A Pirate's Resources


Exercise 1 :: Mindstorming :: where it all begins

Brainstorming (or mindstorming, as our pirates call it) is one of the most important things story-tellers need to do. Because of this, we have a whole exercise devoted to walking the students through it, step by step. A blank page can be a scary thing for a storyteller, even seasoned professionals. Mindstorming is a key way to move past the fear of the blank page, the fear of getting it right, or the trap of going with our first idea (when it is often idea #5 or #55 that is much better). Mindstorming, as we’ll be doing throughout A Pirate’s Guide will build their creative muscles, slowly and gently, and at the end, provide them with a resource that can act as a sourcebook for future stories.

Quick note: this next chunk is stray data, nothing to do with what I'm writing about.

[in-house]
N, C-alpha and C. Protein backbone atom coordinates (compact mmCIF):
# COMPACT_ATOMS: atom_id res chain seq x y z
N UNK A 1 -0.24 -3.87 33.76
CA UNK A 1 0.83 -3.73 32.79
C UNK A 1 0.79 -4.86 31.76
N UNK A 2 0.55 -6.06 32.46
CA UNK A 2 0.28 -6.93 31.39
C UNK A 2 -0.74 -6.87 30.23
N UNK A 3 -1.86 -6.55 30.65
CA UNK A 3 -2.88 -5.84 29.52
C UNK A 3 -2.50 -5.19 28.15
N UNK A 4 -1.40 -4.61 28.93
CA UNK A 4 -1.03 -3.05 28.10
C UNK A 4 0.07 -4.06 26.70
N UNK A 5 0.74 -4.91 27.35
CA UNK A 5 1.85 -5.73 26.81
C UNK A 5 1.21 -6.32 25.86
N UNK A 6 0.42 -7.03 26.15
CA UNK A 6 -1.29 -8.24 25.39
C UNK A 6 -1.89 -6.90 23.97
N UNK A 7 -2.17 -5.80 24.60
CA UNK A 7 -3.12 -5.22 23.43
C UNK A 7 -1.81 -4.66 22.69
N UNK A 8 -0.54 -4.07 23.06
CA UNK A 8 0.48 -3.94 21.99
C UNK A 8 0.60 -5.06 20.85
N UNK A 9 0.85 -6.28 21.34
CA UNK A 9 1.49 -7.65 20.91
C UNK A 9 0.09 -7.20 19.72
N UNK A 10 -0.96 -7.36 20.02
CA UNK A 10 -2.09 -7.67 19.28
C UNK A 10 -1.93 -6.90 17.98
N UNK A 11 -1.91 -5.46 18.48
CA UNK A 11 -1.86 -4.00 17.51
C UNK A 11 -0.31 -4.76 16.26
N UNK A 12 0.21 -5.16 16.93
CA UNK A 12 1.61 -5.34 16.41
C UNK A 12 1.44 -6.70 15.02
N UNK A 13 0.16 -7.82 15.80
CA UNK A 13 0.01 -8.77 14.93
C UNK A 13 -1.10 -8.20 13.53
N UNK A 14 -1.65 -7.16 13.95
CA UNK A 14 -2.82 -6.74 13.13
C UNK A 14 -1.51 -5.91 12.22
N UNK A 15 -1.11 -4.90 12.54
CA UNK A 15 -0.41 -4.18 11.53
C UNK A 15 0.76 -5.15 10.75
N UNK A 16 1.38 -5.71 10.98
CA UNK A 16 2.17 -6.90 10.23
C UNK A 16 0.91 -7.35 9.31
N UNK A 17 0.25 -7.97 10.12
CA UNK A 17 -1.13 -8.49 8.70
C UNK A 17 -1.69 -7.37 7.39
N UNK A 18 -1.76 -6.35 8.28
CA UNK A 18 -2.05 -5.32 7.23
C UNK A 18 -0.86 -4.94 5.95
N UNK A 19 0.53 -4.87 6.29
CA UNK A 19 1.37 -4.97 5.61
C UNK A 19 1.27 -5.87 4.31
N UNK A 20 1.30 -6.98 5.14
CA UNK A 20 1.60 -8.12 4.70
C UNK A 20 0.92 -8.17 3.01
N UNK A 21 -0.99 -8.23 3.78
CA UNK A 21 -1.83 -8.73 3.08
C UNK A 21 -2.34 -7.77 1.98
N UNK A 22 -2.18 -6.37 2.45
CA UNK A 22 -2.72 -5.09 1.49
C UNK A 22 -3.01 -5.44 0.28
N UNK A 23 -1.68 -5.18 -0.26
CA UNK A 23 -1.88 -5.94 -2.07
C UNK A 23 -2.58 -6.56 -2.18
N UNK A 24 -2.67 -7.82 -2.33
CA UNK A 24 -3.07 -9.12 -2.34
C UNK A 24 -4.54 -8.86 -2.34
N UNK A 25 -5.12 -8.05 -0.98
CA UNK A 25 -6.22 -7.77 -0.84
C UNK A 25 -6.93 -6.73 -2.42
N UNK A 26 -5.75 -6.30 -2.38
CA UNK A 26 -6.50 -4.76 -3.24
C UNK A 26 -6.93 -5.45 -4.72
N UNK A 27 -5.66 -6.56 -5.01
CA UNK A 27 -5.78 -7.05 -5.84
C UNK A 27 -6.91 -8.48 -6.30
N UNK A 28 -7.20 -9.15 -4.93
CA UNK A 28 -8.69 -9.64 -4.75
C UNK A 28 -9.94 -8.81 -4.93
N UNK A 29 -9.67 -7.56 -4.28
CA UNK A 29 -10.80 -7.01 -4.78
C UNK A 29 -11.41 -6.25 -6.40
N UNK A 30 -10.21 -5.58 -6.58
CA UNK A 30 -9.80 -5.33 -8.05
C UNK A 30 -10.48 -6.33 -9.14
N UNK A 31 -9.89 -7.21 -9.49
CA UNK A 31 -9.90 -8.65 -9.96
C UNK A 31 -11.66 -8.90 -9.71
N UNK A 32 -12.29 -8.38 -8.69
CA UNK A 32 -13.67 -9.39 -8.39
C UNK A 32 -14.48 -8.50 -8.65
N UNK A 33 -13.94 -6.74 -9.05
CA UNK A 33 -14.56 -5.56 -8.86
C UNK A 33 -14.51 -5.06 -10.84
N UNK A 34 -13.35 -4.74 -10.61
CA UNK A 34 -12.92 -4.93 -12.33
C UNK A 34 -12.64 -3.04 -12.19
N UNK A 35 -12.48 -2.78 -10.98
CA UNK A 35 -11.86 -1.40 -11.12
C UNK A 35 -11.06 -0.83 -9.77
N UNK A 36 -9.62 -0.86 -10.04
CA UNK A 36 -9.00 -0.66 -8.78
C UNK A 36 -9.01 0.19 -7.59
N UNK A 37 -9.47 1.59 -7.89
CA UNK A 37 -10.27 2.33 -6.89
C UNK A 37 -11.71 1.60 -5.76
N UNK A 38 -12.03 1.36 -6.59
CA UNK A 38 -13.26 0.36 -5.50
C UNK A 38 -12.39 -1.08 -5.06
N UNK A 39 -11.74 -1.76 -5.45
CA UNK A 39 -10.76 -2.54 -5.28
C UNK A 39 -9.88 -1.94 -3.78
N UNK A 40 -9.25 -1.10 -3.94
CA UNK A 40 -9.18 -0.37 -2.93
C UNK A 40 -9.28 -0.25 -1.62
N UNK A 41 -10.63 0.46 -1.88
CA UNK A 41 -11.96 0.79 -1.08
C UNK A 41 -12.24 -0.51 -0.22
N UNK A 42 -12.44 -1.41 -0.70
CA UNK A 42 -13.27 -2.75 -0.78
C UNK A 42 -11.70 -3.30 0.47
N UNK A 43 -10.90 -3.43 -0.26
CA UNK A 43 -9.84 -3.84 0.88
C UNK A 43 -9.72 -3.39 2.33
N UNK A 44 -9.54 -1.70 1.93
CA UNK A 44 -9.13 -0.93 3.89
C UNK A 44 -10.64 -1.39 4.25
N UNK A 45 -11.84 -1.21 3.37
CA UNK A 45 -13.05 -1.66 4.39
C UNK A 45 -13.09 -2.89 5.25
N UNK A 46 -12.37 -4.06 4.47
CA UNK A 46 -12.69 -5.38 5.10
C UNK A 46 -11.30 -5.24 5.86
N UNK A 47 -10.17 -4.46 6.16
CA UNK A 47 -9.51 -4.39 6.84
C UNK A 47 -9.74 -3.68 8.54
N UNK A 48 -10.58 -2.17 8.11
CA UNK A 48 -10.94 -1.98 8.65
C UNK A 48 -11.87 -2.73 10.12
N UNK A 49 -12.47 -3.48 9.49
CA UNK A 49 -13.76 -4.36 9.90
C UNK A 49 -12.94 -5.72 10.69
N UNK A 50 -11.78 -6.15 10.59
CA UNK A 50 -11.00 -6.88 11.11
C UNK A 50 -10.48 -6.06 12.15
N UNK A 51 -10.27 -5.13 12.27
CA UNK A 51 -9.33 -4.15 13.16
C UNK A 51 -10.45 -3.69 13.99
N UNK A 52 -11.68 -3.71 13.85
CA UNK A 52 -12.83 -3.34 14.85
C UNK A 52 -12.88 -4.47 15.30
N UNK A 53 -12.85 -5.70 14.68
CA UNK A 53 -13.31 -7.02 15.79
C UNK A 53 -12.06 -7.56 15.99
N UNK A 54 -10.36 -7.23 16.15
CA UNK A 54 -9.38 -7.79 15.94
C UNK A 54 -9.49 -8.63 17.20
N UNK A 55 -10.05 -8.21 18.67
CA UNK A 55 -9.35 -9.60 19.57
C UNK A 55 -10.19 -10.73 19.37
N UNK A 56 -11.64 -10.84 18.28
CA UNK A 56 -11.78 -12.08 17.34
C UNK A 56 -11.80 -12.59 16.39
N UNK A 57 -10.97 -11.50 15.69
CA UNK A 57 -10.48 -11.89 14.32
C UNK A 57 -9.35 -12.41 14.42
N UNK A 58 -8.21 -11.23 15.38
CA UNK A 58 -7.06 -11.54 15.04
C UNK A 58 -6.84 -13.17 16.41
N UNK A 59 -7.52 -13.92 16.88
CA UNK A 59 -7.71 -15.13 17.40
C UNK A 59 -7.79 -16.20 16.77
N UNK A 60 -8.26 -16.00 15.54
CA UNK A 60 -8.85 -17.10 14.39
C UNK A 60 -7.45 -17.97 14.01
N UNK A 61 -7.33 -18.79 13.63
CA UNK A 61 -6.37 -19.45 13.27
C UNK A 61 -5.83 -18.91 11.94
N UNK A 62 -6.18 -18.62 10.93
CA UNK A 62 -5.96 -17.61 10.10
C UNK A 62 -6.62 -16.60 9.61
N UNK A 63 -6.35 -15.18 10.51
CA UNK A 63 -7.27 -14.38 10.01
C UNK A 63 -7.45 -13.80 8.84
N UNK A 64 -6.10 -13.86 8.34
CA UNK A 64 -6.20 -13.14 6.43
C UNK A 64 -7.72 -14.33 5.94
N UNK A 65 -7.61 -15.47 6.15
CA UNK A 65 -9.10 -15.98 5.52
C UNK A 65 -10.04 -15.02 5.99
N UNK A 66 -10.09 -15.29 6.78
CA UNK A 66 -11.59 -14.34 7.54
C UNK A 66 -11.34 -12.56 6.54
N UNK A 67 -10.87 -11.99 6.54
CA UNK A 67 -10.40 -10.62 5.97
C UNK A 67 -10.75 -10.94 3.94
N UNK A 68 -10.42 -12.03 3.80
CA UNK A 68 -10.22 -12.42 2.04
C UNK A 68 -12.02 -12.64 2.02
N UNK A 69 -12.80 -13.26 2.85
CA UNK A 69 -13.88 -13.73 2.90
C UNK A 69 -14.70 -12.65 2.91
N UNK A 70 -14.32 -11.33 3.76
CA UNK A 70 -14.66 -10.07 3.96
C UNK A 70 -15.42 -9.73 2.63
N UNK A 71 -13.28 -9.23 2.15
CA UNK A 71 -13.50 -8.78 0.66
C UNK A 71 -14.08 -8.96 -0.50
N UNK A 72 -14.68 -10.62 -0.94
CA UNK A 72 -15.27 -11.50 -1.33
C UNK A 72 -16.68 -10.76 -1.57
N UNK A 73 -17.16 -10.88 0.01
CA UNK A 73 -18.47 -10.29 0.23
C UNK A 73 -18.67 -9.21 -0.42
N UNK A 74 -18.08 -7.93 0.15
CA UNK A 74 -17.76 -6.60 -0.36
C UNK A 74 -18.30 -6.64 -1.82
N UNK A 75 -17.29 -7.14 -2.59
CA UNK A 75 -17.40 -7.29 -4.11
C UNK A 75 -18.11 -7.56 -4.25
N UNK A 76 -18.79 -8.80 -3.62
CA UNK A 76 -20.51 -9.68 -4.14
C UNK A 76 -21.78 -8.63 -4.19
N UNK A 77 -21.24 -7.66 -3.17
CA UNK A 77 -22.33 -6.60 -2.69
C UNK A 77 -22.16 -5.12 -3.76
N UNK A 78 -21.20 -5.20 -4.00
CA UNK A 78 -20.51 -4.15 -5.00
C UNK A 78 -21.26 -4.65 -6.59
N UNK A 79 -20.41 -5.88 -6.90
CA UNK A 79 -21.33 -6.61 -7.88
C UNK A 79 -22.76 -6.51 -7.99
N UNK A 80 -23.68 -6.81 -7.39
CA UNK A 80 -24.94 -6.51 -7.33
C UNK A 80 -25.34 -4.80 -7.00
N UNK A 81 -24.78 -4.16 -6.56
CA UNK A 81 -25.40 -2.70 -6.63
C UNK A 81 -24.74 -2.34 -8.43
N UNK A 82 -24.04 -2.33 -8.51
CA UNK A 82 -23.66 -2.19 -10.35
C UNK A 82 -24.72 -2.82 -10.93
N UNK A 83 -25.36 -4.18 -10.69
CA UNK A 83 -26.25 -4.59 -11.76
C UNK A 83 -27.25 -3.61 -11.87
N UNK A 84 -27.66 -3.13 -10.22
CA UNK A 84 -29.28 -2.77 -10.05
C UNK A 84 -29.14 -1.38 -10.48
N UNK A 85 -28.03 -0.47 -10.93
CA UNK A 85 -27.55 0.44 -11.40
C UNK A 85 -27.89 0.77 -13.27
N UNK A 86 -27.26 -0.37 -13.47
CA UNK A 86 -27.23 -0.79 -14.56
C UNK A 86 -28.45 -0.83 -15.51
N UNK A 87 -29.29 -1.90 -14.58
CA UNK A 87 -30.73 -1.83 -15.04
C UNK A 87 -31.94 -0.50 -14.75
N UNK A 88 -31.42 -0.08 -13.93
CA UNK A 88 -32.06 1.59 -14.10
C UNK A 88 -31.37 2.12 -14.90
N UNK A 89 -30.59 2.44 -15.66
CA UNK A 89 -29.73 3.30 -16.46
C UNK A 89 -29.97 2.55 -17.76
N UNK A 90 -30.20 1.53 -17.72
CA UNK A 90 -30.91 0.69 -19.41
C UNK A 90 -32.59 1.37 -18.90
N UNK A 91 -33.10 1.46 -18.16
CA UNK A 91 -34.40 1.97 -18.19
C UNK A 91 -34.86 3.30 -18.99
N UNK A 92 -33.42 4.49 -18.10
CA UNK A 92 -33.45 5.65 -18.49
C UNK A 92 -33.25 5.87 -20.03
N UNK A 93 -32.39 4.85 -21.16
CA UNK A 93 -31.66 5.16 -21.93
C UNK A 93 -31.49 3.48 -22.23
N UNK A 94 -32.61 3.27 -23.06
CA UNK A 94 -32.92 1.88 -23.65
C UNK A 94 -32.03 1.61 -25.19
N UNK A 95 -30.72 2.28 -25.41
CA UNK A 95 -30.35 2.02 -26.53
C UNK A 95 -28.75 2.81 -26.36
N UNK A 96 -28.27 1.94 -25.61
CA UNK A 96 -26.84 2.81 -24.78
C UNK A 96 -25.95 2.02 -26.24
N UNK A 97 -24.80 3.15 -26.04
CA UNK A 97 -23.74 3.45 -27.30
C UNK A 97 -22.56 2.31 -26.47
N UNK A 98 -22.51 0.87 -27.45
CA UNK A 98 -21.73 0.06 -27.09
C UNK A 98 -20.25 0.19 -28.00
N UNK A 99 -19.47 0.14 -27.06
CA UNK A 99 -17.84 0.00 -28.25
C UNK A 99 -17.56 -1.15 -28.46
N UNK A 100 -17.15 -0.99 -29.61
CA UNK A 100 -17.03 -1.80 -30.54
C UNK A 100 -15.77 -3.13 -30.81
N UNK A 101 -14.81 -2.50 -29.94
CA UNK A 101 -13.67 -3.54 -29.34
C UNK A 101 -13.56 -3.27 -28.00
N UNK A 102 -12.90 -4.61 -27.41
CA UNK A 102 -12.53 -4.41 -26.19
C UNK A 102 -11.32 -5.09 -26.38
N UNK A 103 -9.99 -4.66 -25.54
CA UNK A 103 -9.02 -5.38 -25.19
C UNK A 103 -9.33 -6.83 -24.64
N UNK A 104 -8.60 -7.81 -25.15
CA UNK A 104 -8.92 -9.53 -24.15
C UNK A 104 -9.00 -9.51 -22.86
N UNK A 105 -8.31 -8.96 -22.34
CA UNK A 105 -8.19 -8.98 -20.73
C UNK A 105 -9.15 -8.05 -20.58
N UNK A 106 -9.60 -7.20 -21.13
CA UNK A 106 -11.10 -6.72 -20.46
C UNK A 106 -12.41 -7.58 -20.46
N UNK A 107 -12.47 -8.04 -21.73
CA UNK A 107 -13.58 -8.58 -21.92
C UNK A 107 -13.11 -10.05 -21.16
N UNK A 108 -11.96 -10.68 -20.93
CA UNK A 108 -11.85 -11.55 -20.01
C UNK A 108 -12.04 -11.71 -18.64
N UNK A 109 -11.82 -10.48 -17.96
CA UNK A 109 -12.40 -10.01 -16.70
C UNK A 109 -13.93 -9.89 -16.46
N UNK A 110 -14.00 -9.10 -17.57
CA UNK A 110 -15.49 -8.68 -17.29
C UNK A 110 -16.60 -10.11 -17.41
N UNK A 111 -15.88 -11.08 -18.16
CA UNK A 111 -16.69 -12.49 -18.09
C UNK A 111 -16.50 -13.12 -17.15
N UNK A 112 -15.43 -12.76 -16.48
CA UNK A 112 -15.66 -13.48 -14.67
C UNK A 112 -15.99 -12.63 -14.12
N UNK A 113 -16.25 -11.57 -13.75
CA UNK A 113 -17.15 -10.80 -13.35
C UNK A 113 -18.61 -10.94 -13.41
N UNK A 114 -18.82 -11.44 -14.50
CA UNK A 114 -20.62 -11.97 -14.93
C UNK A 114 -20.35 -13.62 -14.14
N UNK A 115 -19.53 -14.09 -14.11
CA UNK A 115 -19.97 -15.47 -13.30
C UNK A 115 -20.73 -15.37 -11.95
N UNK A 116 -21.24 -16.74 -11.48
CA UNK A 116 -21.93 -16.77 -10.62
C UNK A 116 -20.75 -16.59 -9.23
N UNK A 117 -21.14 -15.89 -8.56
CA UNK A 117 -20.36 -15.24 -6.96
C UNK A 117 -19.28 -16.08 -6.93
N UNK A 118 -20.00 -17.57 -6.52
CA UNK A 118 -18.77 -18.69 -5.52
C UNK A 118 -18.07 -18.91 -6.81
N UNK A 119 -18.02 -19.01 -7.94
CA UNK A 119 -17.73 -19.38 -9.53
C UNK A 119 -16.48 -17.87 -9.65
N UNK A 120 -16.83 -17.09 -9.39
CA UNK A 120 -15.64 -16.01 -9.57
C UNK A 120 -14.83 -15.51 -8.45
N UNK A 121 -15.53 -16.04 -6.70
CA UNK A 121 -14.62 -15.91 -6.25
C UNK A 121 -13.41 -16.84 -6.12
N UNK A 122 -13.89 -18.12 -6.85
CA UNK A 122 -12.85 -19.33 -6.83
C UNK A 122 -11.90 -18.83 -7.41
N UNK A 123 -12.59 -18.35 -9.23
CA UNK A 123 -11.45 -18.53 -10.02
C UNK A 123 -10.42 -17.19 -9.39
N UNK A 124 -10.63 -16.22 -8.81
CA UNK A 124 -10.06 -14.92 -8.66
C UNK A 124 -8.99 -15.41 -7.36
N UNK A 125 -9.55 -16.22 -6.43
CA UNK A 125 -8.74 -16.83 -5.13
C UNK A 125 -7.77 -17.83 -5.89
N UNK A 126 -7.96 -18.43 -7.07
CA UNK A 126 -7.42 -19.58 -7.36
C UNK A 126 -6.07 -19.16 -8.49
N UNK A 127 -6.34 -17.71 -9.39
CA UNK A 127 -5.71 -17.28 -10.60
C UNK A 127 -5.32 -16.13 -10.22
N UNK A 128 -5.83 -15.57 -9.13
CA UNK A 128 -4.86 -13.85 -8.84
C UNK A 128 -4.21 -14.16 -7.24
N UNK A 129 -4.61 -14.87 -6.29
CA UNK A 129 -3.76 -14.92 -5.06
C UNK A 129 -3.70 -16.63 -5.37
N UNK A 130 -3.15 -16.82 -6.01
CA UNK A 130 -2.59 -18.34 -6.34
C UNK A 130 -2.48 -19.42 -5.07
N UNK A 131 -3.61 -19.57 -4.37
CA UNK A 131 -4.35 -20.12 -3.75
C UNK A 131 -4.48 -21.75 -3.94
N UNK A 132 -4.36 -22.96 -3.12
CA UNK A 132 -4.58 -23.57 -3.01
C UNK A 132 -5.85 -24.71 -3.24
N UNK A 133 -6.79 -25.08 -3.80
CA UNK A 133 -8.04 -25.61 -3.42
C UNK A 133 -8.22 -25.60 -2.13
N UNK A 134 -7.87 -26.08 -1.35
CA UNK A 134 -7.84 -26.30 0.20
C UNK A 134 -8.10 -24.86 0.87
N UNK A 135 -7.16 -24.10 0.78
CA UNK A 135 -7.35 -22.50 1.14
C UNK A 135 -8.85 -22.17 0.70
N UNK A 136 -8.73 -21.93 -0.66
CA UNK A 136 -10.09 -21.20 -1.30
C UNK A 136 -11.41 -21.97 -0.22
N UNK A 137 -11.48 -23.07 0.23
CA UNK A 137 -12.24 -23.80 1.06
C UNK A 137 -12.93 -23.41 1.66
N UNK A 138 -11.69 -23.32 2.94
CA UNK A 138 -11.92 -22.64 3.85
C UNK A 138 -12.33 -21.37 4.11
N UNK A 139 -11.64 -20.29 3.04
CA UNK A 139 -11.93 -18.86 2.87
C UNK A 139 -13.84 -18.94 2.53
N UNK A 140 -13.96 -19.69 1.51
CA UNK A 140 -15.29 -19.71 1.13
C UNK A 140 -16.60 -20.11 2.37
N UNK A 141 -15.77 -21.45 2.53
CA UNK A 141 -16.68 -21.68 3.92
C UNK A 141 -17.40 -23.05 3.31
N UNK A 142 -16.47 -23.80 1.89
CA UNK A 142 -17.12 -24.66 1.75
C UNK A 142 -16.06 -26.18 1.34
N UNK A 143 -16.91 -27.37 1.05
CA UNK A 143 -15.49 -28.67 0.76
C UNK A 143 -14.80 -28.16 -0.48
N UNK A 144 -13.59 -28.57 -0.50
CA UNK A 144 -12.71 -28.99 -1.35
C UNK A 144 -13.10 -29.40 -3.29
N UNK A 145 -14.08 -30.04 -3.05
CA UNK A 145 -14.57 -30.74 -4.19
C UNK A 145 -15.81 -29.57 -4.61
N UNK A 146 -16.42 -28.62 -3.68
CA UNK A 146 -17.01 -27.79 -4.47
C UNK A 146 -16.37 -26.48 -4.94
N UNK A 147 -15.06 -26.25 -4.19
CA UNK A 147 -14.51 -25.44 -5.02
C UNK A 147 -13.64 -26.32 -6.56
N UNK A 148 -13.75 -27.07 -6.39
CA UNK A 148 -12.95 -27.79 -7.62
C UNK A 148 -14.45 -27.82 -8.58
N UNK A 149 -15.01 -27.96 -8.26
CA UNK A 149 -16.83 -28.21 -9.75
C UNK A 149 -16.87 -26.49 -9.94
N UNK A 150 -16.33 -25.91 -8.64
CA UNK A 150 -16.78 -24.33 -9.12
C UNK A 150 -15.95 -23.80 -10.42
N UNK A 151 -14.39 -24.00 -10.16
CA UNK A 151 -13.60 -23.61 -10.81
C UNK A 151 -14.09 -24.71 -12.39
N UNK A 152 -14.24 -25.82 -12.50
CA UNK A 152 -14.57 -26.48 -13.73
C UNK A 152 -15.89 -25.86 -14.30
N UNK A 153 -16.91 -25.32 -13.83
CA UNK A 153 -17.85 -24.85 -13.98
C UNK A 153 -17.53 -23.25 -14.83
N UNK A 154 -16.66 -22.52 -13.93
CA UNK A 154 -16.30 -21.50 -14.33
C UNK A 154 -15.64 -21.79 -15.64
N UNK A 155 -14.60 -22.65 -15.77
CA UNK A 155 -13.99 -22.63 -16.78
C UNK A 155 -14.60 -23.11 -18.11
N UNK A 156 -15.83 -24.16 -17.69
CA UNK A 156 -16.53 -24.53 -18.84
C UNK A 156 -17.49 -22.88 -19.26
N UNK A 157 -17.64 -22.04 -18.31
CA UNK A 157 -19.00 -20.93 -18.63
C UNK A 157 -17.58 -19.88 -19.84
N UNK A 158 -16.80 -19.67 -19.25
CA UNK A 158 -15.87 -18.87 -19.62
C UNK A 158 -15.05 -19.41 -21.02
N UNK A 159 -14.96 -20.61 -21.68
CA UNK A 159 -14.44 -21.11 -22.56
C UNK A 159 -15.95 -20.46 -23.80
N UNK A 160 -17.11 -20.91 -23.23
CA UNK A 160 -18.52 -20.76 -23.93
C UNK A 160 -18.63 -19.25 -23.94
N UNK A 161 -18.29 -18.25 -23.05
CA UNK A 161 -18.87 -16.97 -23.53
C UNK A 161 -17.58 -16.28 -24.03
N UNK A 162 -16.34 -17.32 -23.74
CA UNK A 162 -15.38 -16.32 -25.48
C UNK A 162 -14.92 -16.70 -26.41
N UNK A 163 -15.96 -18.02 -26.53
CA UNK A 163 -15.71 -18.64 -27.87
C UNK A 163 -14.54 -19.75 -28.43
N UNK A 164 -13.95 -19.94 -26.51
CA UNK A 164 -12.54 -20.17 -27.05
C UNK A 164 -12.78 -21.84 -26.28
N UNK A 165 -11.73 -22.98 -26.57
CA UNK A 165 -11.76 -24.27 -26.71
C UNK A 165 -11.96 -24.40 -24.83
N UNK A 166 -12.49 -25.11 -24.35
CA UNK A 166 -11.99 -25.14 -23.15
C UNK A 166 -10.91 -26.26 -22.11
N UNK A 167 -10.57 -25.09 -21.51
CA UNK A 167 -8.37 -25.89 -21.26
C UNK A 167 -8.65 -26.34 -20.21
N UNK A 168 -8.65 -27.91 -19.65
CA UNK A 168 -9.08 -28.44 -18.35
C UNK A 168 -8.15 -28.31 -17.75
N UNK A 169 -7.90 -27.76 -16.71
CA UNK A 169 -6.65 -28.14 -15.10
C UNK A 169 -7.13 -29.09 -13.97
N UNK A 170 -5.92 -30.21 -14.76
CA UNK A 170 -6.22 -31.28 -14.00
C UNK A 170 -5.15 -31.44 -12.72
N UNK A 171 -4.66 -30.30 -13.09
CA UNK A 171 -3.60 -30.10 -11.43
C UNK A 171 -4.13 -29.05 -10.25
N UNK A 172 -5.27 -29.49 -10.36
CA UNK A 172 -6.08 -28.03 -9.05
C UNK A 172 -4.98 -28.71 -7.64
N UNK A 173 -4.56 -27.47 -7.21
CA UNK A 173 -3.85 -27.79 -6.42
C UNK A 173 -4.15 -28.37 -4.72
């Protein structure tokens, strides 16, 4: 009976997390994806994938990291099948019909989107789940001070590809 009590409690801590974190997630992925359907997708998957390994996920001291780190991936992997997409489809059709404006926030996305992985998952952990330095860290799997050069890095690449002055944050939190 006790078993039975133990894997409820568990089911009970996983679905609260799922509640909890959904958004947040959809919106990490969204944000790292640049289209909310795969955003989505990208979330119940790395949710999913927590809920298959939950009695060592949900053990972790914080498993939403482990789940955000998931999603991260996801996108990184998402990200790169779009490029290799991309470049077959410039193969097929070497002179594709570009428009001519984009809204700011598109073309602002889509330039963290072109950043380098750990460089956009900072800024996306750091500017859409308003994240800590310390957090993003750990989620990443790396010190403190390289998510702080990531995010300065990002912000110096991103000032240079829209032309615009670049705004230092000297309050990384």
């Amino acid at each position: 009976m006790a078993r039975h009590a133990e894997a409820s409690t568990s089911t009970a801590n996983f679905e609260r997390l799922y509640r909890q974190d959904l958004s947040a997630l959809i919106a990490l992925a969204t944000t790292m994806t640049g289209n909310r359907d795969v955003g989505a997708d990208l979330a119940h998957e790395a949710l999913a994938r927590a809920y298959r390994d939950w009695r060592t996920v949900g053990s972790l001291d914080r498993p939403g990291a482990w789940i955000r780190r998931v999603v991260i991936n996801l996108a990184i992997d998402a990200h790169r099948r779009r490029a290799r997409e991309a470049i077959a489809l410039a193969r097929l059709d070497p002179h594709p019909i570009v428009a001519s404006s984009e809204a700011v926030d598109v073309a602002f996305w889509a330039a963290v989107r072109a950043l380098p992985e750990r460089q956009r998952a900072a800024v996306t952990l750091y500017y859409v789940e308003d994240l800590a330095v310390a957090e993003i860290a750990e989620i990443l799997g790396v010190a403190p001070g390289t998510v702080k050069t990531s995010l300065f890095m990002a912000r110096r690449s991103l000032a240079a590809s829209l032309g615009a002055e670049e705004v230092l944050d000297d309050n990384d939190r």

In Real Life :: at the start of this, I said that mindstorming is one of the most important things story-tellers need to do. Yes, NEED to do.
And it is HARD. So how can you help kickstart the brainstorming session? The first thing is to turn off the internal critic. There is NO stupid idea in brainstorming! This is not only true for your child, as they brainstorm, but for you as you listen to them brainstorming. Turn of the critic, and be open to just seeing what pops up. (It’s amazing how our children sense our inner thoughts. So turn off your internal critic - of yourself and them - and watch them create).

Finding it in the Story :: not in a specific chapter, this “element” is less part of the grammar of story, and more a skill you’ll need in developing the other elements!